As scientists along with government officials in the House and Senate work to pass bills that force government-funded research to be freely accessible, one question pops to mind: Will peer review–the principal standard in scientific research–work with open-access?
With current subscription based journals, the publication process involves an editor, who is paid, a number of reviewers, who are not paid, and a boat-load of people formatting, producing and distributing the content–all paid. With open-access format, how do publications get reviewed or formatted or distributed? At the very least someone needs to coordinate reviewers maintain a website.
Will the government finance current publishers or will government-funded research go strictly in government-funded journals? Since most research is funded by government grants–judging from the funding sources listed at the end of academic papers–the later would force many publishers out of business. The specificity of smaller journals would be lost, and all research may get lumped together–though I suppose they’d separate fields like physics and psychology. Publishers, of course, are calling the open-access bills “unnecessary and a waste of federal resources.”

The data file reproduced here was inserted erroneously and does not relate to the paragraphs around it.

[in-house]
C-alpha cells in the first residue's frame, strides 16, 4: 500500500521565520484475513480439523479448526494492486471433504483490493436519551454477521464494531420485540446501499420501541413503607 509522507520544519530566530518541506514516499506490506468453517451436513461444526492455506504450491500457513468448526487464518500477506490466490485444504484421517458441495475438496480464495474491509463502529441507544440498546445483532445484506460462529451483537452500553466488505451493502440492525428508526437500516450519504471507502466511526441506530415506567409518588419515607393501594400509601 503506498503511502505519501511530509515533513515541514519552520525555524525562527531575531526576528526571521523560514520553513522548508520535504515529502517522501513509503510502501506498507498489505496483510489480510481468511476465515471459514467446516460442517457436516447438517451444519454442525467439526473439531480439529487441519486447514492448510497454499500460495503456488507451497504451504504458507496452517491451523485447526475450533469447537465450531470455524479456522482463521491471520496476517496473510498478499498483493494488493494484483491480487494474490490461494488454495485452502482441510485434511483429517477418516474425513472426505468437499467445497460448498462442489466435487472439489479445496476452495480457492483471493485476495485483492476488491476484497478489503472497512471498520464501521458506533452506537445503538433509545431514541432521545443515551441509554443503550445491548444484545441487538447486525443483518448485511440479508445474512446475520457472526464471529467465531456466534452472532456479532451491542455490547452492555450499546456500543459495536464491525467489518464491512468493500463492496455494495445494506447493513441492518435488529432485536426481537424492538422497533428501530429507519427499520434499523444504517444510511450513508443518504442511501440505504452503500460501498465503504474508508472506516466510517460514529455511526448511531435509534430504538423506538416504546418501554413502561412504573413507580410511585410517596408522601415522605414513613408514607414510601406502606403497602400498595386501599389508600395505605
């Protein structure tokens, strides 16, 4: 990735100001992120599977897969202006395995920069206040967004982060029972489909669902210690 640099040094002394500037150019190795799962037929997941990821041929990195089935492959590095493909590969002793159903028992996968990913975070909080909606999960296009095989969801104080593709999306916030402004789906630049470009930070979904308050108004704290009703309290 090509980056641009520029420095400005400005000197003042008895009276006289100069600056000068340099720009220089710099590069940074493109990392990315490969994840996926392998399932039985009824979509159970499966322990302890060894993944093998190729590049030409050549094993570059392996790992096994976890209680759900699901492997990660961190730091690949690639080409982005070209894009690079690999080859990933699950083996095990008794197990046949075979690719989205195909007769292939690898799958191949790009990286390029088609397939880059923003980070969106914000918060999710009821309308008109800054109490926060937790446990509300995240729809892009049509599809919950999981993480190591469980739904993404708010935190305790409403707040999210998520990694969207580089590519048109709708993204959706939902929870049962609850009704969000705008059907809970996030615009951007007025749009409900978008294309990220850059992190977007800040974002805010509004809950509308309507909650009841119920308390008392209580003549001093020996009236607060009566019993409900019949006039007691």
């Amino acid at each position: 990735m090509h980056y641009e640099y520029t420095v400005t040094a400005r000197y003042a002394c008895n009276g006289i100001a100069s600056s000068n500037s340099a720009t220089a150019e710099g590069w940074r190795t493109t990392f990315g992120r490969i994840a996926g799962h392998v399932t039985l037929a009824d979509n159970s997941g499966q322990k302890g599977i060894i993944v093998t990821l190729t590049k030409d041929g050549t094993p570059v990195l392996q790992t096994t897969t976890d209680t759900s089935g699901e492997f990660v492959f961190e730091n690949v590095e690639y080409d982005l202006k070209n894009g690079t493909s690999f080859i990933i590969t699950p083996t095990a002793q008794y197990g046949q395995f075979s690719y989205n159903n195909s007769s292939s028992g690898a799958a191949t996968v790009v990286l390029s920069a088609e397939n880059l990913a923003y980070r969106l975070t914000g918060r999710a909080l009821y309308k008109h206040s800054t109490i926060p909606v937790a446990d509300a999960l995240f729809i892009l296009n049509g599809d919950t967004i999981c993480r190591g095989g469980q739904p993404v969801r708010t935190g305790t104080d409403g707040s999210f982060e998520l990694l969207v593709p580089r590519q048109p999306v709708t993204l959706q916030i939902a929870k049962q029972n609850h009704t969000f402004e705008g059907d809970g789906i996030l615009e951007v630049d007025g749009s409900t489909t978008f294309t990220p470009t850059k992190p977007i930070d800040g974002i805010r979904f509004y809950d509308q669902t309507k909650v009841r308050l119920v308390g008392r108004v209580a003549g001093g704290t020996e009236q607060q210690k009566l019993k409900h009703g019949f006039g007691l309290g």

And who would keep track of citations? Right now, there is an intricate bookkeeping system keeping track of citations for each author–for a fun dick-measuring game of who has the most citations–and an overall “impact factor” of the journal–another game to see which journal is most cited. Though I call these games, keeping track of citations is important. It (kind of) shows which scientists and journals publish meaningful work.
While I like the idea of open-access–in a romantic sense–I’m not sure it is compatible with the current structure of scientific publication. If these bills pass, a dramatic overhaul of the entire system will have to occur. If–or when–that happens, we must preserve the peer review process even if all else is lost.